Best Cheap Internet Providers of 2023: Don’t pay more than you have to for broadband. Check out these picks of the best cheap internet providers.
Gigabit internet is great, but when all you need is a simple connection for light browsing and streaming, a cheap internet plan may serve your needs, and your budget, better than those high-priced, high-speed plans. Many of the top internet providers offer plans starting in the $30- to $50-per-month range with plenty of speed for a variety of online activities. Your options will vary based on the available providers in your area, but low-cost internet plans aren’t as rare as they can seem.
This list of the best cheap ISPs, which is periodically updated, is a good place to start if you’re shopping for low-cost, high-value internet plans. The cheap internet providers highlighted here were chosen for their high nationwide availability and customer-friendly perks such as unlimited data or low equipment costs, as well as low pricing.
Cheapest Internet Providers
In mid-January of 2022, AT&T launched two multigig plans that, combined with its existing tiers, now give the company the lowest cost per Mbps for fiber internet of any major provider. Across five tiers, the cost per Mbps for AT&T Fiber plans is 10 cents. That includes unlimited data and no additional equipment rental fee either. A few other providers might approach that cost per Mbps with their promo offers, but even then, after you factor in the monthly modem rental fee, AT&T will end up being cheaper.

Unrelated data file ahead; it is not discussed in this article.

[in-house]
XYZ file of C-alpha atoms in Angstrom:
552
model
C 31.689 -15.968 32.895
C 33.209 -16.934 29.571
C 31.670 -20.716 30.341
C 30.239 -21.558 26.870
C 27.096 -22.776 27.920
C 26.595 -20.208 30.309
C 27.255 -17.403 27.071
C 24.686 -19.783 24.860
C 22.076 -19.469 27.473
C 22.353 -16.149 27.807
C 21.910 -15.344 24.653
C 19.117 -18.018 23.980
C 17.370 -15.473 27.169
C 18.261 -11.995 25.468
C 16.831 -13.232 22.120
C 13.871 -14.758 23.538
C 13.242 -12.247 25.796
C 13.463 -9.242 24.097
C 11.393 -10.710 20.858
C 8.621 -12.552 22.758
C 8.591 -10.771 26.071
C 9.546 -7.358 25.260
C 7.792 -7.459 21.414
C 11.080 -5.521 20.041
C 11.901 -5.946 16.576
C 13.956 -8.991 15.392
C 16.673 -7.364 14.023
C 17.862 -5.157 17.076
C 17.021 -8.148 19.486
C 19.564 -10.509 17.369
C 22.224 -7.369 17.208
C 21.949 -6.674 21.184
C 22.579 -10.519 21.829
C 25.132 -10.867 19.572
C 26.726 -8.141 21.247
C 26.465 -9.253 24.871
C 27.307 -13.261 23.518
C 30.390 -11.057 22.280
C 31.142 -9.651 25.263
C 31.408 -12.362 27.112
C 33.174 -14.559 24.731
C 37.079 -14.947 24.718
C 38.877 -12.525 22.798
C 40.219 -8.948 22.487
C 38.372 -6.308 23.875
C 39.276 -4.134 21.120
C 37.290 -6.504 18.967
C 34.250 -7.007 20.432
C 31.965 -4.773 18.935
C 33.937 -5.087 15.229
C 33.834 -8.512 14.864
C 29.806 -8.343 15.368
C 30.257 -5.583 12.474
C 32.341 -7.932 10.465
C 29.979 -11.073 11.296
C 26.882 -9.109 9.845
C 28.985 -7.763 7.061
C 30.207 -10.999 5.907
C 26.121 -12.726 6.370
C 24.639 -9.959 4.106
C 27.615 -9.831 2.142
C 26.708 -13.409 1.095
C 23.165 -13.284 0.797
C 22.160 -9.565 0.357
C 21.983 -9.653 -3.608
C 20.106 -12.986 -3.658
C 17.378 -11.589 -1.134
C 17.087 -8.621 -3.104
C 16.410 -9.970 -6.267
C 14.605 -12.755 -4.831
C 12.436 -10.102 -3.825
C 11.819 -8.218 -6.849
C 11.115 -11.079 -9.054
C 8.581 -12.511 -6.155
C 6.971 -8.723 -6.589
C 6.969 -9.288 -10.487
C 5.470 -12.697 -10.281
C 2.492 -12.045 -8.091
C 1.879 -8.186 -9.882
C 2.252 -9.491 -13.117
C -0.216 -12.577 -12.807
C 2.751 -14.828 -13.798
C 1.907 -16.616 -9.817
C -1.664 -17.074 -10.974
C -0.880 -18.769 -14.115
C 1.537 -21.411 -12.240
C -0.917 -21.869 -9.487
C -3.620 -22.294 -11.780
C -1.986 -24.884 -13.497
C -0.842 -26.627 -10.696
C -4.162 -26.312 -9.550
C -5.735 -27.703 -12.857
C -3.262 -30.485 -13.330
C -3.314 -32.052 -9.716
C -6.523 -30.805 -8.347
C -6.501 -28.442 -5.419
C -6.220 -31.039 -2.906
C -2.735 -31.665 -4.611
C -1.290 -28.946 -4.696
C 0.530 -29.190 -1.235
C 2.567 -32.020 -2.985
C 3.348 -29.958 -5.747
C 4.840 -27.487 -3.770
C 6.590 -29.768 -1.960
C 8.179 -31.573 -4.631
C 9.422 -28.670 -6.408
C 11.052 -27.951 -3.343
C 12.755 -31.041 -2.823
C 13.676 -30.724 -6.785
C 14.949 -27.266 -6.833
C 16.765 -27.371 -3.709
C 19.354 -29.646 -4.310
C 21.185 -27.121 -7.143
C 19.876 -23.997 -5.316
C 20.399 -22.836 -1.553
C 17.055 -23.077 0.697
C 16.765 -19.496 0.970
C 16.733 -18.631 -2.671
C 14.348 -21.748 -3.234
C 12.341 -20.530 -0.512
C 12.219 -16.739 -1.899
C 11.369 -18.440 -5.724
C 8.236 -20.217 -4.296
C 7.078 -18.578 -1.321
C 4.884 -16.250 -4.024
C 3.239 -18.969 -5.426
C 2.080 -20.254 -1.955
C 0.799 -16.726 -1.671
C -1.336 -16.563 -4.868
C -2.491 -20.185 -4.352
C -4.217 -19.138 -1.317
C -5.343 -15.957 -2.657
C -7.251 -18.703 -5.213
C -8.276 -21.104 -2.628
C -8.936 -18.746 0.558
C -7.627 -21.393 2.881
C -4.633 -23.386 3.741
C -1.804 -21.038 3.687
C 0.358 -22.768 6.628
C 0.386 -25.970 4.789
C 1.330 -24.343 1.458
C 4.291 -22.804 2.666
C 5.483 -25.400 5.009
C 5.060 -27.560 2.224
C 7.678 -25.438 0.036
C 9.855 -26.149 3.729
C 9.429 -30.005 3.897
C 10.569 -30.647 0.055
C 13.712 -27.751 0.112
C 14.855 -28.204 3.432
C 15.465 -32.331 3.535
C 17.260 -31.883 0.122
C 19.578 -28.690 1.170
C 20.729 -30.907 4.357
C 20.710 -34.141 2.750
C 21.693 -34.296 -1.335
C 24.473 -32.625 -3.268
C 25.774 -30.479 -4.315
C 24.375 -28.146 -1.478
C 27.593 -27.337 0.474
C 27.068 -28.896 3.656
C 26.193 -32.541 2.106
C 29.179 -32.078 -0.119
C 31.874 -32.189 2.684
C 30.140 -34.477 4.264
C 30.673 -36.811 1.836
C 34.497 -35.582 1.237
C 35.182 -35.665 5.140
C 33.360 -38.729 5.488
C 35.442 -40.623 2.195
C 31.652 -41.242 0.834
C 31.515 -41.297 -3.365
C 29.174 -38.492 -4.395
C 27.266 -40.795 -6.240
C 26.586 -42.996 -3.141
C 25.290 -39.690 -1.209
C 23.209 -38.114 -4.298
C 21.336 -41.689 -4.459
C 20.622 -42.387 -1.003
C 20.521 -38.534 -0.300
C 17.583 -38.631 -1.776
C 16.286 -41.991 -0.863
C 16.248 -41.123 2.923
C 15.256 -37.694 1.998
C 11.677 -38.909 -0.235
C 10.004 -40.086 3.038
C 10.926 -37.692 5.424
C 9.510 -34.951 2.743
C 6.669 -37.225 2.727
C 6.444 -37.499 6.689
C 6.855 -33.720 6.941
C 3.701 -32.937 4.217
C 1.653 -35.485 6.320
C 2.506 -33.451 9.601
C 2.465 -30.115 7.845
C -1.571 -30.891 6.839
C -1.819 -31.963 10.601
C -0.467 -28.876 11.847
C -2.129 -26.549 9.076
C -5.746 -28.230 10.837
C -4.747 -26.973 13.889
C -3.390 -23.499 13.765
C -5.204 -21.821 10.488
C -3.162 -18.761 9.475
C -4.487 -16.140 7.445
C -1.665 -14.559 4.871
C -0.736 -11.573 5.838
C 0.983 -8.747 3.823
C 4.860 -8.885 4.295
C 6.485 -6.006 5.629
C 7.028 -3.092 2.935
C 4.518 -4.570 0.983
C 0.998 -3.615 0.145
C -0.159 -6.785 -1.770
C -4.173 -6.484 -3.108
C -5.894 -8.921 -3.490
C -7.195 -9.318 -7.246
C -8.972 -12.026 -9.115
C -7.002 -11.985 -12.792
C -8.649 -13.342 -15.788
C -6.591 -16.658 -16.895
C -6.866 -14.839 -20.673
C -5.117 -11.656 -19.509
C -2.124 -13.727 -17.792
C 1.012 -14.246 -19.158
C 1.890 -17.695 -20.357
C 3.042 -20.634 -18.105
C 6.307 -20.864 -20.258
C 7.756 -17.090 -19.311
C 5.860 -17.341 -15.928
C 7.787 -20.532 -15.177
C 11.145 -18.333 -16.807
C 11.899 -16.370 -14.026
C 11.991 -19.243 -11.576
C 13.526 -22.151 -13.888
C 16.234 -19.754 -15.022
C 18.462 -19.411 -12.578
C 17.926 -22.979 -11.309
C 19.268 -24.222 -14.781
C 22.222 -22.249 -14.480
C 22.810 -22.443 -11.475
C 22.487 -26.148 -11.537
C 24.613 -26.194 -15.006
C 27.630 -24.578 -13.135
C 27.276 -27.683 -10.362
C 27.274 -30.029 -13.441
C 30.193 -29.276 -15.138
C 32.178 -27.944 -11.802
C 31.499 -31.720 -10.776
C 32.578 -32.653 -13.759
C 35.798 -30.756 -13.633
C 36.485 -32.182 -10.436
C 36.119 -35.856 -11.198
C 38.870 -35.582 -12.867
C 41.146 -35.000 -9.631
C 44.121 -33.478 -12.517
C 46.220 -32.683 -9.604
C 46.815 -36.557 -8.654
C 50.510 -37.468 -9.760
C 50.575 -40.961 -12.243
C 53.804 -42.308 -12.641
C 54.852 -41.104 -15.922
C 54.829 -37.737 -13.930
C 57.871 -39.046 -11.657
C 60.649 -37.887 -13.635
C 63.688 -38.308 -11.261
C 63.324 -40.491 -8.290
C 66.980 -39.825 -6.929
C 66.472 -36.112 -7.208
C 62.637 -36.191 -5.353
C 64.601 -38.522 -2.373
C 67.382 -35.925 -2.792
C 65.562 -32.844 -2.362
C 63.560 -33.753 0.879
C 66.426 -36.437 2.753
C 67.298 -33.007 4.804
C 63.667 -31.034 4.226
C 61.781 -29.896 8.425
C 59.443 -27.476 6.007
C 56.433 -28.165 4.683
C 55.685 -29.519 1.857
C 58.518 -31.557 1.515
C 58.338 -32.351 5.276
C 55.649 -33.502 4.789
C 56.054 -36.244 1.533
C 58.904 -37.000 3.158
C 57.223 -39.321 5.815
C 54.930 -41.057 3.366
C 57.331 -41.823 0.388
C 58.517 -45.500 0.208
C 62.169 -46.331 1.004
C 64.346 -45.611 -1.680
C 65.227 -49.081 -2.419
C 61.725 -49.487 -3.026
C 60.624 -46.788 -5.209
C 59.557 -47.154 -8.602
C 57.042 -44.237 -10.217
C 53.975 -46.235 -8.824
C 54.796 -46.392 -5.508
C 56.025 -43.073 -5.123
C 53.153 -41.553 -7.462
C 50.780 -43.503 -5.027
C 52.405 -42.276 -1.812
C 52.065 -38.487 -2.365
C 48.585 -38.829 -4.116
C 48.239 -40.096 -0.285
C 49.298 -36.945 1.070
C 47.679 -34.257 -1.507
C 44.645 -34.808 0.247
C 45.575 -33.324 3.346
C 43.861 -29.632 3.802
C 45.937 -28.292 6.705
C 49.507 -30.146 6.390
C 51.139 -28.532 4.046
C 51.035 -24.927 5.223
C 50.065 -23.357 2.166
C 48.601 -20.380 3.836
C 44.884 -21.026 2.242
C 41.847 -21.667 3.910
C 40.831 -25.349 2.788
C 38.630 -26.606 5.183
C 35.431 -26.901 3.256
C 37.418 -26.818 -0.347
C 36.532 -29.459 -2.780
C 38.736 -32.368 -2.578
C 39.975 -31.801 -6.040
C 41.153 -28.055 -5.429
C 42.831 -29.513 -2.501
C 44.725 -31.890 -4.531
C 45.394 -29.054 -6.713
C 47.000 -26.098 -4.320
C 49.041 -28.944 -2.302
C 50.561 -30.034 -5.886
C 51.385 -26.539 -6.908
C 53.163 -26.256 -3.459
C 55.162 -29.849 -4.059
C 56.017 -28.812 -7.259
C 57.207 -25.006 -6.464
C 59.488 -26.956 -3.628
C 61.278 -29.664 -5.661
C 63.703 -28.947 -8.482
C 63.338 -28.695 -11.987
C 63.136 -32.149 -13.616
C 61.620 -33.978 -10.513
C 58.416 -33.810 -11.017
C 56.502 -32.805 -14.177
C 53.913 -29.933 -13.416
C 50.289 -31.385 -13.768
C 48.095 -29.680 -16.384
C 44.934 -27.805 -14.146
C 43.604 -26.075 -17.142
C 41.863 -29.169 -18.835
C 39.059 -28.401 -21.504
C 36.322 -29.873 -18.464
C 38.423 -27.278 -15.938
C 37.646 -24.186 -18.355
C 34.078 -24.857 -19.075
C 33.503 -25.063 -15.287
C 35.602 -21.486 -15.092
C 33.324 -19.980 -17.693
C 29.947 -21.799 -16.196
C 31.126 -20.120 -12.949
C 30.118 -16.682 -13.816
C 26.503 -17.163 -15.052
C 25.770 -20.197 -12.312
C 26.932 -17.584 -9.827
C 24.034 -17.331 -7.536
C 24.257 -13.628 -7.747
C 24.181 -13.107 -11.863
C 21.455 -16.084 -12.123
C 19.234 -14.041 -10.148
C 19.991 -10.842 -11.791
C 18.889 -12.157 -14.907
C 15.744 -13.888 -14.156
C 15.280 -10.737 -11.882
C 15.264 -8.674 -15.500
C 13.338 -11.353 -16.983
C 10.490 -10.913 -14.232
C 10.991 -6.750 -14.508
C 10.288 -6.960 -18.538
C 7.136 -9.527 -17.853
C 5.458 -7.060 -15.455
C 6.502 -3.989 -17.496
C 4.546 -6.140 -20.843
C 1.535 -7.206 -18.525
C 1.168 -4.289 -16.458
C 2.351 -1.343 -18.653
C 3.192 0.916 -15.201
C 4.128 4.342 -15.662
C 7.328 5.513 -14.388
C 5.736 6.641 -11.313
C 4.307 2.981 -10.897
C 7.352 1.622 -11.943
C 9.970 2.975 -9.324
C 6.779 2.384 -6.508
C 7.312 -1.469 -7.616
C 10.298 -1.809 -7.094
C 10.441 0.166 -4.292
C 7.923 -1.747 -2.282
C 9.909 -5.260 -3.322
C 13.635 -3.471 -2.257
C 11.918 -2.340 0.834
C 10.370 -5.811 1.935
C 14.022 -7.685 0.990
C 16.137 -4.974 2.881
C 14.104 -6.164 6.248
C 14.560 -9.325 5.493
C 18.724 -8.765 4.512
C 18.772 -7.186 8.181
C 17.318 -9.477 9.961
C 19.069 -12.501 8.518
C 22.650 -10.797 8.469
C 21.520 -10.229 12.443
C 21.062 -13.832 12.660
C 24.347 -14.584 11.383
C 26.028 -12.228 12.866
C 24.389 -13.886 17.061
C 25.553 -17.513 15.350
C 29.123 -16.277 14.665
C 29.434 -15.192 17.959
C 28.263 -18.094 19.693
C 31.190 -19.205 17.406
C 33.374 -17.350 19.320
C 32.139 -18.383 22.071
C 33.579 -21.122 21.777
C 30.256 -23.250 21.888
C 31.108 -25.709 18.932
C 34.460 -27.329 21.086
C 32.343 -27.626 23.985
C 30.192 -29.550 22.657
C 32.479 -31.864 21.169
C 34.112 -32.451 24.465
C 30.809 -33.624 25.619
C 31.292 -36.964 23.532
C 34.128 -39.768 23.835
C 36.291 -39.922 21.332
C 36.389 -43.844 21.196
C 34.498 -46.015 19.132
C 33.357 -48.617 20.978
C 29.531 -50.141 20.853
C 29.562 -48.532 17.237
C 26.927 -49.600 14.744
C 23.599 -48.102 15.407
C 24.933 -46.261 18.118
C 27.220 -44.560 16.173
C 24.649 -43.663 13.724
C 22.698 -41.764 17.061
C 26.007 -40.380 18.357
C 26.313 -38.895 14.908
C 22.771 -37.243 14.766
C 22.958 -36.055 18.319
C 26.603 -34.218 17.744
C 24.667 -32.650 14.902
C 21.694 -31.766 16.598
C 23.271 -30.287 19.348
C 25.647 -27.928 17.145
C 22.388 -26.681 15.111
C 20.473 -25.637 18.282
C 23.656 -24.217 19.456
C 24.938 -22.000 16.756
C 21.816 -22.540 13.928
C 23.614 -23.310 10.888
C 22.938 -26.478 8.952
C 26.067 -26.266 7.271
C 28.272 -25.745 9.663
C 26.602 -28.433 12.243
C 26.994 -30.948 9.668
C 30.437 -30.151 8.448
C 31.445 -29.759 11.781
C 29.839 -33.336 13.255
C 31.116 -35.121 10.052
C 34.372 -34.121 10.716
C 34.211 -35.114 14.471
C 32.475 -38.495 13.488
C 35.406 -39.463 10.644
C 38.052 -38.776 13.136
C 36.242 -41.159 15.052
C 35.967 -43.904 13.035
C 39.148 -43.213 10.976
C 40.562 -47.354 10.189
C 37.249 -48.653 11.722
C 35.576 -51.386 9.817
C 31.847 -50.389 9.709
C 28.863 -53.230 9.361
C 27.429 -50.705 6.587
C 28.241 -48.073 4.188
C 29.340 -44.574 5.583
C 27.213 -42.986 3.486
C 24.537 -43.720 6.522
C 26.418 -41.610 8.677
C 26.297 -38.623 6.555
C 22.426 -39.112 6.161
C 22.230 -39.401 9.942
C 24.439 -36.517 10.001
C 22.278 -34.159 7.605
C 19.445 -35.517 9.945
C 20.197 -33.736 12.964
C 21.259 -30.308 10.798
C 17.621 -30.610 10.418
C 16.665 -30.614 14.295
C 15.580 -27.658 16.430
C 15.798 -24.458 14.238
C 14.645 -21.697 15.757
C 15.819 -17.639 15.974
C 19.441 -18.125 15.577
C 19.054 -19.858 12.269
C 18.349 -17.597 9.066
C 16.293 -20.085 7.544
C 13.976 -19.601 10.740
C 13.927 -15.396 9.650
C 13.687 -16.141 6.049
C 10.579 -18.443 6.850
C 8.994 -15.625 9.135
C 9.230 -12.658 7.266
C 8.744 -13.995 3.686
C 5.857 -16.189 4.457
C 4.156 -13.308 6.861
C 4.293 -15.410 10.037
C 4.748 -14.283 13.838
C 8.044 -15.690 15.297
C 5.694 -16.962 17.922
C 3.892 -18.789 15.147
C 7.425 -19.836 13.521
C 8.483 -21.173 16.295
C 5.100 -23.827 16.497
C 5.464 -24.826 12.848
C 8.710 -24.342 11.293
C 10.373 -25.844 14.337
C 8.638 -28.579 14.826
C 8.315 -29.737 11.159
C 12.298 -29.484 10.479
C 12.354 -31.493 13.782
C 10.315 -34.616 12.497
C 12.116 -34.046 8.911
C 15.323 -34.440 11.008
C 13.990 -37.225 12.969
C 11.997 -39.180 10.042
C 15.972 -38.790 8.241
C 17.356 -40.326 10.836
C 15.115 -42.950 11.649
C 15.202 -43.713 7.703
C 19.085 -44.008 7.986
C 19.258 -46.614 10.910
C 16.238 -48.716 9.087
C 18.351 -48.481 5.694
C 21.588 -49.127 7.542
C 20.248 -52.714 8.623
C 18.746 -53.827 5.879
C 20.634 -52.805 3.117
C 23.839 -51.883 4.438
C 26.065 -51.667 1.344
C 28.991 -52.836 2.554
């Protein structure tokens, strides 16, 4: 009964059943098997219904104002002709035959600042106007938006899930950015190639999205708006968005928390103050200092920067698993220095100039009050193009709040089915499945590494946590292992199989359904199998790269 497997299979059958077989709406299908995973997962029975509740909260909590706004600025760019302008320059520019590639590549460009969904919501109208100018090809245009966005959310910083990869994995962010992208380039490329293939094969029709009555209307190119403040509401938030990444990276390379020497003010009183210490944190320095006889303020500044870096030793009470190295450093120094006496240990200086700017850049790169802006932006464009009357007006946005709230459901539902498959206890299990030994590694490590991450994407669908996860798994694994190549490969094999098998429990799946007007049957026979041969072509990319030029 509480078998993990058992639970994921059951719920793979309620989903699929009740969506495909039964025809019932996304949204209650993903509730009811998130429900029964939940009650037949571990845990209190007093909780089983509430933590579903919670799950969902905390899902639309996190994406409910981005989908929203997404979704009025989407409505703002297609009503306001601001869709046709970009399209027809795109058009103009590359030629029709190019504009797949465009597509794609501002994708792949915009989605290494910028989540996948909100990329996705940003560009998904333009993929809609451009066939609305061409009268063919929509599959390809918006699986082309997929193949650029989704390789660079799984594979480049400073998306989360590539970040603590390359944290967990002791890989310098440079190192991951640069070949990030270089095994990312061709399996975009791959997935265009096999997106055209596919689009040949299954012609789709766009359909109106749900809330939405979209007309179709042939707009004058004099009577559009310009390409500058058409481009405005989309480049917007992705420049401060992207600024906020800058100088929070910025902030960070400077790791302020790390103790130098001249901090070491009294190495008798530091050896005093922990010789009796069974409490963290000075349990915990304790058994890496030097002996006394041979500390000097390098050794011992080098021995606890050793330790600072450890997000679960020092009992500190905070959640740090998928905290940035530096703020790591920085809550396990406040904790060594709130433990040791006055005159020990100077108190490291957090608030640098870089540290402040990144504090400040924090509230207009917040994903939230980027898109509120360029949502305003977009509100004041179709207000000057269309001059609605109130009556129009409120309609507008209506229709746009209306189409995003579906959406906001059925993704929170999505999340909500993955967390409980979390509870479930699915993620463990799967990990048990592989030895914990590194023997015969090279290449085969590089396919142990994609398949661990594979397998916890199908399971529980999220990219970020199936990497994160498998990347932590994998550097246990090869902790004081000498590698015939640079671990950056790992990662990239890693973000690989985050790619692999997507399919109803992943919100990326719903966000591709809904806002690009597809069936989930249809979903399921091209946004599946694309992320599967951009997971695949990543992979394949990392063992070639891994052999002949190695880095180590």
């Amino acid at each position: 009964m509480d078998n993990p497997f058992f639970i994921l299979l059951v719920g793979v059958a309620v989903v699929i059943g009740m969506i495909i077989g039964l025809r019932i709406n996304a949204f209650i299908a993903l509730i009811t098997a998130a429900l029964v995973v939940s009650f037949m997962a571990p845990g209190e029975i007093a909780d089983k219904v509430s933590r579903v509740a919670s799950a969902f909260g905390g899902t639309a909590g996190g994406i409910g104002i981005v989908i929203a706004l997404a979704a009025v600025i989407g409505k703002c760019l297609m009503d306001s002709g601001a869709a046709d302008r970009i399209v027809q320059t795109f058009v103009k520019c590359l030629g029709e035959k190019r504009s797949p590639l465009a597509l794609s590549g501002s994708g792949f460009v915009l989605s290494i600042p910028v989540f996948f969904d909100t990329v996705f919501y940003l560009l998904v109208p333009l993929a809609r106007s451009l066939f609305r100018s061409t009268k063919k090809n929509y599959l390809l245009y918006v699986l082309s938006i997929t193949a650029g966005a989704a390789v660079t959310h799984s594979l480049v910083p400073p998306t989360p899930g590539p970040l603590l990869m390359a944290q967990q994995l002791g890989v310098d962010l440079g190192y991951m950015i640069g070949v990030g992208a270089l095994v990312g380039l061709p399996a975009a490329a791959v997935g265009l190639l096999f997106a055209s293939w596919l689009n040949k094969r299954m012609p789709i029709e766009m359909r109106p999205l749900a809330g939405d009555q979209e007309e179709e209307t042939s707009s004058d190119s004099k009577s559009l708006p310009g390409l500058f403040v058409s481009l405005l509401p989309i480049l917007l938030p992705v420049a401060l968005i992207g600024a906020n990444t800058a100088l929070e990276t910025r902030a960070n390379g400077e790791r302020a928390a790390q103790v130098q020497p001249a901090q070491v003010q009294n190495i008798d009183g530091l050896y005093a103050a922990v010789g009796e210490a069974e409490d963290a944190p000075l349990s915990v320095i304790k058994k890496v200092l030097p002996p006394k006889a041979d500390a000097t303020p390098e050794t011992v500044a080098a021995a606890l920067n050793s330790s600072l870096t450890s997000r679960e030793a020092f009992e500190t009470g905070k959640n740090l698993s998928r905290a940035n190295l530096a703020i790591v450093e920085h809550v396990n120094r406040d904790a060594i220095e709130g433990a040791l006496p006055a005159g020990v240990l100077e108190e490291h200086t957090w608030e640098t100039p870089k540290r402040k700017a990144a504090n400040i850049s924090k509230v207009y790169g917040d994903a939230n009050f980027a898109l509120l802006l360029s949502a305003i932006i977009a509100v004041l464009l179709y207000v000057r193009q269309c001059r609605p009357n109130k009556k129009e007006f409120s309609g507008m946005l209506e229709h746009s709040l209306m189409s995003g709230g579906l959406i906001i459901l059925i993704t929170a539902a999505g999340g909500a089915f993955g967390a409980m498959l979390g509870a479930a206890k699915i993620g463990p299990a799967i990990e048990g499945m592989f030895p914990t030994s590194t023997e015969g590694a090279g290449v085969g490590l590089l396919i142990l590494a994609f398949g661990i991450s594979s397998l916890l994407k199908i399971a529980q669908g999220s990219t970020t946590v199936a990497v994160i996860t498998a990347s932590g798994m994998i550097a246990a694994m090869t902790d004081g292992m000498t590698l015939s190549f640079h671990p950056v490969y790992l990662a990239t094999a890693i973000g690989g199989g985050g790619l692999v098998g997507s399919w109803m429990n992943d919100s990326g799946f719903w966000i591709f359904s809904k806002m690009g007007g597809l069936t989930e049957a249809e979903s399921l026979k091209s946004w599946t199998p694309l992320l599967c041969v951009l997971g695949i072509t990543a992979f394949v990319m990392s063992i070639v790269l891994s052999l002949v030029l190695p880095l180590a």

If you don’t need multigig speeds, AT&T Fiber’s cheapest plan still comes with plenty of speed with max download and upload speeds of 300Mbps. The plan also comes with no added equipment costs and unlimited data, as do all AT&T Fiber plans.
One note of caution: Around 70% of households in AT&T internet service areas are not eligible for AT&T Fiber. Cheap broadband service may still be available from AT&T, however, as its DSL-based service offers speeds up to 100Mbps starting at $45 a month.